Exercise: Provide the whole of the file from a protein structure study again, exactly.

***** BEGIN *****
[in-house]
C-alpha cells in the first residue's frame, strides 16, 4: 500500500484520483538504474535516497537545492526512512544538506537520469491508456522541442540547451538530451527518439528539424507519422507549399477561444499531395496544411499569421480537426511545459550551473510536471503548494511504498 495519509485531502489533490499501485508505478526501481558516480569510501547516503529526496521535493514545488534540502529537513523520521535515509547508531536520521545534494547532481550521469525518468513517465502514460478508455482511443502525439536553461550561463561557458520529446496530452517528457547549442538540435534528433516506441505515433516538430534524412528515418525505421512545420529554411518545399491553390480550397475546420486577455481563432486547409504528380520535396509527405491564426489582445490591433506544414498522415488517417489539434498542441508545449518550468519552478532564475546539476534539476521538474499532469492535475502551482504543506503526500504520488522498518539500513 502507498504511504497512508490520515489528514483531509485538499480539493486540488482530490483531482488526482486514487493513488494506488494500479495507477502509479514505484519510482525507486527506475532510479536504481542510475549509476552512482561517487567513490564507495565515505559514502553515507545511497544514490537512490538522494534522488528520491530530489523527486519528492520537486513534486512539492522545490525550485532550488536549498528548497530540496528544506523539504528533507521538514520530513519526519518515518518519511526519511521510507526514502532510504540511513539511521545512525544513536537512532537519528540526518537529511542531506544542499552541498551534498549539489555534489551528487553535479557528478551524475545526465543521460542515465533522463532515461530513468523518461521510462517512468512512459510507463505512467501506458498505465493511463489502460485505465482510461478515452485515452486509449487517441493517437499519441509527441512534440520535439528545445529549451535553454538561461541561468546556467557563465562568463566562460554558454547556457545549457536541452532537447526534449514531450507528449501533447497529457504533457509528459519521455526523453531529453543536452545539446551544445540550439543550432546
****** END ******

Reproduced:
[in-house]
C-alpha cells in the first residue's frame, strides 16, 4: 500500500484520483538504474535516497537545492526512512544538506537520469491508456522541442540547451538530451527518439528539424507519422507549399477561444499531395496544411499569421480537426511545459550551473510536471503548494511504498 495519509485531502489533490499501485508505478526501481558516480569510501547516503529526496521535493514545488534540502529537513523520521535515509547508531536520521545534494547532481550521469525518468513517465502514460478508455482511443502525439536553461550561463561557458520529446496530452517528457547549442538540435534528433516506441505515433516538430534524412528515418525505421512545420529554411518545399491553390480550397475546420486577455481563432486547409504528380520535396509527405491564426489582445490591433506544414498522415488517417489539434498542441508545449518550468519552478532564475546539476534539476521538474499532469492535475502551482504543506503526500504520488522498518539500513 502507498504511504497512508490520515489528514483531509485538499480539493486540488482530490483531482488526482486514487493513488494506488494500479495507477502509479514505484519510482525507486527506475532510479536504481542510475549509476552512482561517487567513490564507495565515505559514502553515507545511497544514490537512490538522494534522488528520491530530489523527486519528492520537486513534486512539492522545490525550485532550488536549498528548497530540496528544506523539504528533507521538514520530513519526519518515518518519511526519511521510507526514502532510504540511513539511521545512525544513536537512532537519528540526518537529511542531506544542499552541498551534498549539489555534489551528487553535479557528478551524475545526465543521460542515465533522463532515461530513468523518461521510462517512468512512459510507463505512467501506458498505465493511463489502460485505465482510461478515452485515452486509449487517441493517437499519441509527441512534440520535439528545445529549451535553454538561461541561468546556467557563465562568463566562460554558454547556457545549457536541452532537447526534449514531450507528449501533447497529457504533457509528459519521455526523453531529453543536452545539446551544445540550439543550432546